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How To Move A 4 Door Refrigerator

Getting Ready to Move

Moving a 4-door fridge isn't just a walk in the park. It takes some serious prep work. Let's break it down so you can get this beast out of your house without breaking a sweat—or your back.

Scoping Out the Scene

Before you even think about moving that fridge, take a good look around. You need to know exactly what you're dealing with.

  • Measure Your Fridge: Get the width, height, and depth. Write it down.
  • Measure Your Path: Check doorways, hallways, and any tight spots. Make sure the fridge can fit through.
  • Clear the Way: Move any furniture, rugs, or random stuff that might trip you up.
  • Check for Stairs: If you've got stairs or inclines, plan how you'll handle them.
Measurement Dimension (inches)
Fridge Width 36
Fridge Height 70
Fridge Depth 30
Doorway Width 34

Gear Up

You can't just muscle this thing out the door. You'll need some tools and supplies to make it happen safely.

  • Moving Dolly or Hand Truck: This is your best friend.
  • Straps or Ropes: To keep the fridge secure.
  • Packing Tape: For securing loose parts.
  • Furniture Blankets or Padding: To protect the fridge and your walls.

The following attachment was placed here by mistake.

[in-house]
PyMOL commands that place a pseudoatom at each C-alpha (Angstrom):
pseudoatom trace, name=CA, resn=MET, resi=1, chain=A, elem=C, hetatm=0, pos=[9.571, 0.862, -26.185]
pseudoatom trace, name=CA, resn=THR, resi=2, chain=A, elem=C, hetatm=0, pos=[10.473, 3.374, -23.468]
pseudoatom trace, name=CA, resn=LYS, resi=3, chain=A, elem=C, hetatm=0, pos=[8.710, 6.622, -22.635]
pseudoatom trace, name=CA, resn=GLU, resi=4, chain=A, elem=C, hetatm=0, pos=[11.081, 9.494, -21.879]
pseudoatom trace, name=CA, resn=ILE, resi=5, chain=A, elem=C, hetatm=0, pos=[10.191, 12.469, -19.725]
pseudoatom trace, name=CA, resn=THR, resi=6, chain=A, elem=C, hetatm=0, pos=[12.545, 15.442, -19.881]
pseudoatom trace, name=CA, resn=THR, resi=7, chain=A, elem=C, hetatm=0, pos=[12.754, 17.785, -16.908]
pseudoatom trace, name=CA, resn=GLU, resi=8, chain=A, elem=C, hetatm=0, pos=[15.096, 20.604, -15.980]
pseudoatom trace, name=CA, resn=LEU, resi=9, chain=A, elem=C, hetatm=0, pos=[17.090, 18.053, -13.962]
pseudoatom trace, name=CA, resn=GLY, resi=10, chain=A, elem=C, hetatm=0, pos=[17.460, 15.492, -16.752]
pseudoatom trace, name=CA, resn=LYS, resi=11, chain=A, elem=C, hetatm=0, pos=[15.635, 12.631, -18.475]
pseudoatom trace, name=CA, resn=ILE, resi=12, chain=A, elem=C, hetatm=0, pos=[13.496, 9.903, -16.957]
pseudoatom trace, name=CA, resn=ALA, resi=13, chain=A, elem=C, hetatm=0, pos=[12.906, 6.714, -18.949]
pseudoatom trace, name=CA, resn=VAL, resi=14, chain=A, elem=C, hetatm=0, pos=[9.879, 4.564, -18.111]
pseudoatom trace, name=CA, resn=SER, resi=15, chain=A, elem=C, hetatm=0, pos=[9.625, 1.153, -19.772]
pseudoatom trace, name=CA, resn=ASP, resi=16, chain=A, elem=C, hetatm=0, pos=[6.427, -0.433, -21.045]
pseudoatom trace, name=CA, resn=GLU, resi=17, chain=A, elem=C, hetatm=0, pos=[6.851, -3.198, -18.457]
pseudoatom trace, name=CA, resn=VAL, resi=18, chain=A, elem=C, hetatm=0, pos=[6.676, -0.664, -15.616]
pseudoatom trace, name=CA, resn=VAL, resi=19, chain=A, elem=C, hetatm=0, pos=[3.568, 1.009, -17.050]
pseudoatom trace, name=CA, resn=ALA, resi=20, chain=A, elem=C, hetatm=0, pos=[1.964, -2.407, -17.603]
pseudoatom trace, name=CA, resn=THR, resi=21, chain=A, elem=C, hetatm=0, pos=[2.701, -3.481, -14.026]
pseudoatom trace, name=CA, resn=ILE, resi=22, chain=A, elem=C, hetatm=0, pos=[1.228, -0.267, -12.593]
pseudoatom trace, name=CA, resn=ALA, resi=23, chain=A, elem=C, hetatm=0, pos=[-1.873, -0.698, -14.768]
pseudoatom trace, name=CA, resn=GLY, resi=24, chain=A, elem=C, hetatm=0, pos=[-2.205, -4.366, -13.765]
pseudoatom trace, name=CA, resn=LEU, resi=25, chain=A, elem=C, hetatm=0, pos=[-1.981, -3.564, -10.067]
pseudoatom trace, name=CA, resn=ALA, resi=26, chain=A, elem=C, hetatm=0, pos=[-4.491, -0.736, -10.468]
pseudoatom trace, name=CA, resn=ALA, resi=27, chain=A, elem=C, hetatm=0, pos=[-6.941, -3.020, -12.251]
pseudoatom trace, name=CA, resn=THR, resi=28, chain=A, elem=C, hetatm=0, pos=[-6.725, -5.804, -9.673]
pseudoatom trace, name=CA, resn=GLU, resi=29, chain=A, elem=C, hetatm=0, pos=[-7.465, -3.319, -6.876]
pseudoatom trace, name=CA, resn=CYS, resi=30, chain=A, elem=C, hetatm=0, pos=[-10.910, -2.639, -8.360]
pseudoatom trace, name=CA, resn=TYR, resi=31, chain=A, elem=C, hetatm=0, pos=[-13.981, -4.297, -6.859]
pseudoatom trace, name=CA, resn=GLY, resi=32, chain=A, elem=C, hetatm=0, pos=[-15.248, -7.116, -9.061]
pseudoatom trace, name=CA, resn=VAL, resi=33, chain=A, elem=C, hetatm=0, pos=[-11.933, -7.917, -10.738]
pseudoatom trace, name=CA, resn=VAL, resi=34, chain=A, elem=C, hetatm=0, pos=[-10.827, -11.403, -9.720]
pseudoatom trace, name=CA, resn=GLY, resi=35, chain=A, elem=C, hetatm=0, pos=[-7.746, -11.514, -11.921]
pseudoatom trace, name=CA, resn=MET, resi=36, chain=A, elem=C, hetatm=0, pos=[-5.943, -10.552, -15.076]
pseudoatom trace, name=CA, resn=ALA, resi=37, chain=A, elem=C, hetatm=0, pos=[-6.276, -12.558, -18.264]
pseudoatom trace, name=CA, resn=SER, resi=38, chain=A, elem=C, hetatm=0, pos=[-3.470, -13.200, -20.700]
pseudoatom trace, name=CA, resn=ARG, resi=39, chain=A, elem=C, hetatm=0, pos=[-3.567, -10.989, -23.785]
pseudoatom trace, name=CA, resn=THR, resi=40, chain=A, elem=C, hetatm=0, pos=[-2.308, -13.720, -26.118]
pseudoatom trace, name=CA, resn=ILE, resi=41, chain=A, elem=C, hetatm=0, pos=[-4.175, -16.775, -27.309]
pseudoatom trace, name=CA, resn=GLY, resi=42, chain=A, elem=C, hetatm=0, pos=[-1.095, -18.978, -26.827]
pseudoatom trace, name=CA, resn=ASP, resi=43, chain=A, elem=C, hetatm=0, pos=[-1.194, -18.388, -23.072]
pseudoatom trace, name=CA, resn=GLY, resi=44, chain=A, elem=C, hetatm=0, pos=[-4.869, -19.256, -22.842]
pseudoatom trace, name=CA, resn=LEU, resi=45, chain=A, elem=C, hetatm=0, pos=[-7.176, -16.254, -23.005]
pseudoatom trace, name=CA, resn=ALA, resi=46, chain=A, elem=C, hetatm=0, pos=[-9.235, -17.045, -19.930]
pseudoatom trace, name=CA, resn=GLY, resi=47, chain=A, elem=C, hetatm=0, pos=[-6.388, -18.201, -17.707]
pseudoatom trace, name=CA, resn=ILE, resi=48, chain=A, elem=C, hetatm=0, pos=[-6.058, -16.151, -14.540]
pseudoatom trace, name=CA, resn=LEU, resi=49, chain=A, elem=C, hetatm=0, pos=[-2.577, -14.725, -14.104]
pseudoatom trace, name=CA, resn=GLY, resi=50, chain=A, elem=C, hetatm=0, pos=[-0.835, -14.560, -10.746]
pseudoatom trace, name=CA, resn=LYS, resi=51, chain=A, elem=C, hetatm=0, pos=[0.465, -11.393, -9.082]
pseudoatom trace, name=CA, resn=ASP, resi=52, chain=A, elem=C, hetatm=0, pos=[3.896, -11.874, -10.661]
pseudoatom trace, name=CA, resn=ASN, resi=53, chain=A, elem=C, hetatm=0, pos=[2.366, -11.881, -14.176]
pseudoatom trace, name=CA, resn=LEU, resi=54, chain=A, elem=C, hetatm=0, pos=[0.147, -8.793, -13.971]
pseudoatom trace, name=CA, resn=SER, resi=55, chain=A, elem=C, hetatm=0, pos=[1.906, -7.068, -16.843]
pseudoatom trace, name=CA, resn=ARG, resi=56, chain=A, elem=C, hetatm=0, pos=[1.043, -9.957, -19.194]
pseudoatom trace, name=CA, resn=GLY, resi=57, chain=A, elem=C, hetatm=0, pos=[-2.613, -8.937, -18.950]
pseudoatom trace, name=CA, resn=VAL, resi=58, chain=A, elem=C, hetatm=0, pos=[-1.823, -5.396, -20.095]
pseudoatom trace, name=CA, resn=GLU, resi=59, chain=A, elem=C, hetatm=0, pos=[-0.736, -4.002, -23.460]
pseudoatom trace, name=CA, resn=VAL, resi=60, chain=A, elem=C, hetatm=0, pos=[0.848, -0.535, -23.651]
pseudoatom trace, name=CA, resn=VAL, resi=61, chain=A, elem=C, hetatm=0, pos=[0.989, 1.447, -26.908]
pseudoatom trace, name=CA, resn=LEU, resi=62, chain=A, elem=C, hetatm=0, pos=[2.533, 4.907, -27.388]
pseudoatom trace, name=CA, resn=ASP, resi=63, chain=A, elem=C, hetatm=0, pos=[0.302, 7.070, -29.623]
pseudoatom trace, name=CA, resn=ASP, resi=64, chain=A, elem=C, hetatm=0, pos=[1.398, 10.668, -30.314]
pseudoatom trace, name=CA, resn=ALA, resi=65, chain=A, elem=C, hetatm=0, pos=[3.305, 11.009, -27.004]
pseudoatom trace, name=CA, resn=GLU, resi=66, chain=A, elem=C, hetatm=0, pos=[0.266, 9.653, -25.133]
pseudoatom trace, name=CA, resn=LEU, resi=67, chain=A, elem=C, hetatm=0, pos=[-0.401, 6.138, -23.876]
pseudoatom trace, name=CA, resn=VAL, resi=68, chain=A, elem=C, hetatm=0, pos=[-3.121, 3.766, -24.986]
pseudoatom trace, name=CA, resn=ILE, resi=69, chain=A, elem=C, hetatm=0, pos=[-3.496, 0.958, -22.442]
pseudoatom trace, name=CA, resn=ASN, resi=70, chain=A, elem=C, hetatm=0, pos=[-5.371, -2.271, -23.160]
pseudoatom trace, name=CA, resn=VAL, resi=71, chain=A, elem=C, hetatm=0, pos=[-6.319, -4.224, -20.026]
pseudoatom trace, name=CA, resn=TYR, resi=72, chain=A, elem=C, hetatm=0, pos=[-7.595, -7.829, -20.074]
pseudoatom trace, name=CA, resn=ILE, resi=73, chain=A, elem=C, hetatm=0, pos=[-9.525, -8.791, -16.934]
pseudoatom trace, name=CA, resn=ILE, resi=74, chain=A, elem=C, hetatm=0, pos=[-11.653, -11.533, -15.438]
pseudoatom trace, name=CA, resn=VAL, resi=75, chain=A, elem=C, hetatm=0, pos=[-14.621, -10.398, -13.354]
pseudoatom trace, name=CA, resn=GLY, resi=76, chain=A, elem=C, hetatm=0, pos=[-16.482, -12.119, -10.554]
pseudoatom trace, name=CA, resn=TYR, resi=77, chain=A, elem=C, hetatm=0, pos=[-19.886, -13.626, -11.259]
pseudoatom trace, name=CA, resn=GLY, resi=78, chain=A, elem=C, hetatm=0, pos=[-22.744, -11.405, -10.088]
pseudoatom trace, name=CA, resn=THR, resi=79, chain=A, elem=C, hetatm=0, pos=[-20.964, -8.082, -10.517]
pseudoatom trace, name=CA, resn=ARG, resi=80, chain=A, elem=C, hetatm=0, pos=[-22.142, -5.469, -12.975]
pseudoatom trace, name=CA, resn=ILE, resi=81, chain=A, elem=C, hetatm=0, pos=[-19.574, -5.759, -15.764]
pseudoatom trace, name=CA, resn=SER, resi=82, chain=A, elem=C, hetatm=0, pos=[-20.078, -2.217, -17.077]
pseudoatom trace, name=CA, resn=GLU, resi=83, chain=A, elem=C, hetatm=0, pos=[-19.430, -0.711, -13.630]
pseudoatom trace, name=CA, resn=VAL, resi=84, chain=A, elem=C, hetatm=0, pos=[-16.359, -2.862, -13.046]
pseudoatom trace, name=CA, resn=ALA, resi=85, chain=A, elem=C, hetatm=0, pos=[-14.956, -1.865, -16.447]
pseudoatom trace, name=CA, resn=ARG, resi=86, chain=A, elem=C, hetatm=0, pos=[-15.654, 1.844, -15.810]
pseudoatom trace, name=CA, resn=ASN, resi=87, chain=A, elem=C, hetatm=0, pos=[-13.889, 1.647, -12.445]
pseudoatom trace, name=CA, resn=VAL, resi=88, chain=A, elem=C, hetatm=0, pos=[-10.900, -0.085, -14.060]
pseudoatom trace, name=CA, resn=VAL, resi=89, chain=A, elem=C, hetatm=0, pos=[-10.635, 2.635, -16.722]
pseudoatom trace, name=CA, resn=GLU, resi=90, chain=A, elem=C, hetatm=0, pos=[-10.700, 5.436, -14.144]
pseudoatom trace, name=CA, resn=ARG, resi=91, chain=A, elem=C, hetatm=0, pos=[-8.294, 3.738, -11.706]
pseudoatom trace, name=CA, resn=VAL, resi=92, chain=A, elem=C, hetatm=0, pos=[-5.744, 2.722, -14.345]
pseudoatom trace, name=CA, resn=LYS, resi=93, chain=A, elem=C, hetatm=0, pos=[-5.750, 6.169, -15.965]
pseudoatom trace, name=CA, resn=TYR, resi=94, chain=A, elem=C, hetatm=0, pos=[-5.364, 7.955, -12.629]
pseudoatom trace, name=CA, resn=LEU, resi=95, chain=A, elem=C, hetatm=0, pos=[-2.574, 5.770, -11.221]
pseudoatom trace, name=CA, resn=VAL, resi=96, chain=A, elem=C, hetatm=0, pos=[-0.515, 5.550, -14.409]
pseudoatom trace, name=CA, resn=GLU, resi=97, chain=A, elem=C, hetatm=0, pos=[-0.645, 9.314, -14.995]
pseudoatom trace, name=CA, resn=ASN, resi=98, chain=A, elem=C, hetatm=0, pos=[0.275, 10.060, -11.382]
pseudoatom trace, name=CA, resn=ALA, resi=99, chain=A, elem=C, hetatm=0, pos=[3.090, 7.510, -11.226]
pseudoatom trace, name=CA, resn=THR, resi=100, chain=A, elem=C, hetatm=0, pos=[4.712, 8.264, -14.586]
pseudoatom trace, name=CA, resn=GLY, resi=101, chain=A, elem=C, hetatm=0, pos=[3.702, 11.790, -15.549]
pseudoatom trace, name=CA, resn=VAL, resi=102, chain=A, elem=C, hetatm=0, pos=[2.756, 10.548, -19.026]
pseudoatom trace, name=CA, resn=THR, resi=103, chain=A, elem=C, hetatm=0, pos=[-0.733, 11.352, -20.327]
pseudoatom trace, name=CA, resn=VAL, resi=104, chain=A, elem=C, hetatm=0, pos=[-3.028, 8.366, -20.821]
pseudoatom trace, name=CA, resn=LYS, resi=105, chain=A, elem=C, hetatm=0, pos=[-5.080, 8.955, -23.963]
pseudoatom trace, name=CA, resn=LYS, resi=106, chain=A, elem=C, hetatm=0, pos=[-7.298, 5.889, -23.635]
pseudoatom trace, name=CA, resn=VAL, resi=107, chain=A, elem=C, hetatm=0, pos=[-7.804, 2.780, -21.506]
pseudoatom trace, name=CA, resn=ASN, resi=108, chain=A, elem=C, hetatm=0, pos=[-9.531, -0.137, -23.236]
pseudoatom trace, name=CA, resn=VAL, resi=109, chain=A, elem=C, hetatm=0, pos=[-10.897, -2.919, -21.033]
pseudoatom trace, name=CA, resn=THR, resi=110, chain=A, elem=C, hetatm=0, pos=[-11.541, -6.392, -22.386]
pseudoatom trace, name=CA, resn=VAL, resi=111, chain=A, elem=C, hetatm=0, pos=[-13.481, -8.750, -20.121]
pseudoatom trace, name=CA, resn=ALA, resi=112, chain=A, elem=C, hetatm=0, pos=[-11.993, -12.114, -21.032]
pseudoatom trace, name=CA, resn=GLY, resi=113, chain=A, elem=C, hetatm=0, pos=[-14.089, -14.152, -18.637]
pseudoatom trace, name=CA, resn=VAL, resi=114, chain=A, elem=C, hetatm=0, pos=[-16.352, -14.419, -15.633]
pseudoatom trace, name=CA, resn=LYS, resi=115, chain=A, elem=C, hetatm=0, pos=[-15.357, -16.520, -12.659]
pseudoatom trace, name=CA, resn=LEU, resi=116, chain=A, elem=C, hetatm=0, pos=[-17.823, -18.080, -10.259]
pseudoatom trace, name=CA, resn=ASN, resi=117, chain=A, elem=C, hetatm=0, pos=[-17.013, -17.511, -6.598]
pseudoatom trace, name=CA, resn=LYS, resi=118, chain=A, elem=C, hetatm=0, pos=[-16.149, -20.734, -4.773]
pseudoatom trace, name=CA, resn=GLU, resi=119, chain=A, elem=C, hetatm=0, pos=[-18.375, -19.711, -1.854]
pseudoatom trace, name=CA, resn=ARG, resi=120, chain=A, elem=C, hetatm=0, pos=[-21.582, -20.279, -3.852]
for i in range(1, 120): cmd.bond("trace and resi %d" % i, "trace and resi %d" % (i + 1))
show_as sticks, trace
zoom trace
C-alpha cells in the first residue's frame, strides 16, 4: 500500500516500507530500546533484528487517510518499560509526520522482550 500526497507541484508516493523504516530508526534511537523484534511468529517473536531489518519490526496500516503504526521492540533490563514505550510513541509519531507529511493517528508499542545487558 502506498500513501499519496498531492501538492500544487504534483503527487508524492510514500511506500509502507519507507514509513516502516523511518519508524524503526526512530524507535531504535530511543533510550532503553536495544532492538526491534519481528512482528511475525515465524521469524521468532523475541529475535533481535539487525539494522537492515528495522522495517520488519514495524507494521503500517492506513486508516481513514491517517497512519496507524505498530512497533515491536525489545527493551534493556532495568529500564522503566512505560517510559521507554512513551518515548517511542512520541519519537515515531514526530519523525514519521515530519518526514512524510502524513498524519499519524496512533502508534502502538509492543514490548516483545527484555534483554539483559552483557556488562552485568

• Screwdriver or Wrench: In case you need to take the doors off.
  • Cleaning Supplies: For defrosting and cleaning the fridge.

For more tips on moving different types of fridges, check out our guides on moving a 2-door fridge and moving a 3-door fridge.

By scoping out your space and gathering your gear ahead of time, you'll make the whole moving process a lot smoother and safer. So, get ready, get set, and move that fridge like a pro!

Emptying the Fridge

Clearing Out the Food

Before you even think about moving your 4-door fridge, you gotta clear it out. Trust me, you don't want a yogurt explosion mid-move.

  1. Sort It Out: Separate the stuff that needs to stay cold from the stuff that doesn't.
  2. Temporary Storage: Toss the perishables in coolers with ice packs. Non-perishables can chill in boxes or bags.
  3. Trash the Expired Stuff: Perfect time to get rid of that mystery meat from last year.
Item Type Storage Method
Perishables Coolers with ice packs
Non-perishables Boxes or bags
Expired items Trash

Need more tips on moving other types of fridges? Check out our guide on how to move a French door refrigerator.

Defrosting and Cleaning

Now that your fridge is empty, it's time to defrost and clean it. This step keeps water from leaking everywhere and keeps things sanitary.

  1. Unplug It: Pull the plug on your fridge.
  2. Defrost: Leave the doors open and let the freezer defrost naturally. This could take a few hours.
  3. Clean: Once defrosted, wipe down all the surfaces with a mild cleaner.
Task Duration
Defrosting 4-6 hours
Cleaning 1-2 hours

Make sure it's dry to avoid mold and mildew. For more tips on moving different types of fridges, check out our article on how to move a side-by-side refrigerator.